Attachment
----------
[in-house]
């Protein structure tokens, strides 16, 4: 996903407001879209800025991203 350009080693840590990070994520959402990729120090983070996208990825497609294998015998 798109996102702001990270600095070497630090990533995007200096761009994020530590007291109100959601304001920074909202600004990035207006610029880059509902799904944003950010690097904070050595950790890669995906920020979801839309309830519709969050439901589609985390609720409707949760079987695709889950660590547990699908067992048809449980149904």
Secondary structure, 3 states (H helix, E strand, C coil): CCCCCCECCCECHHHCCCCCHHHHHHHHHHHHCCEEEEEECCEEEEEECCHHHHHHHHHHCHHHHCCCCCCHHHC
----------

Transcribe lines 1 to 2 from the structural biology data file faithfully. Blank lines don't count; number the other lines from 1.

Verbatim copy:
[in-house]
């Protein structure tokens, strides 16, 4: 996903407001879209800025991203 350009080693840590990070994520959402990729120090983070996208990825497609294998015998 798109996102702001990270600095070497630090990533995007200096761009994020530590007291109100959601304001920074909202600004990035207006610029880059509902799904944003950010690097904070050595950790890669995906920020979801839309309830519709969050439901589609985390609720409707949760079987695709889950660590547990699908067992048809449980149904």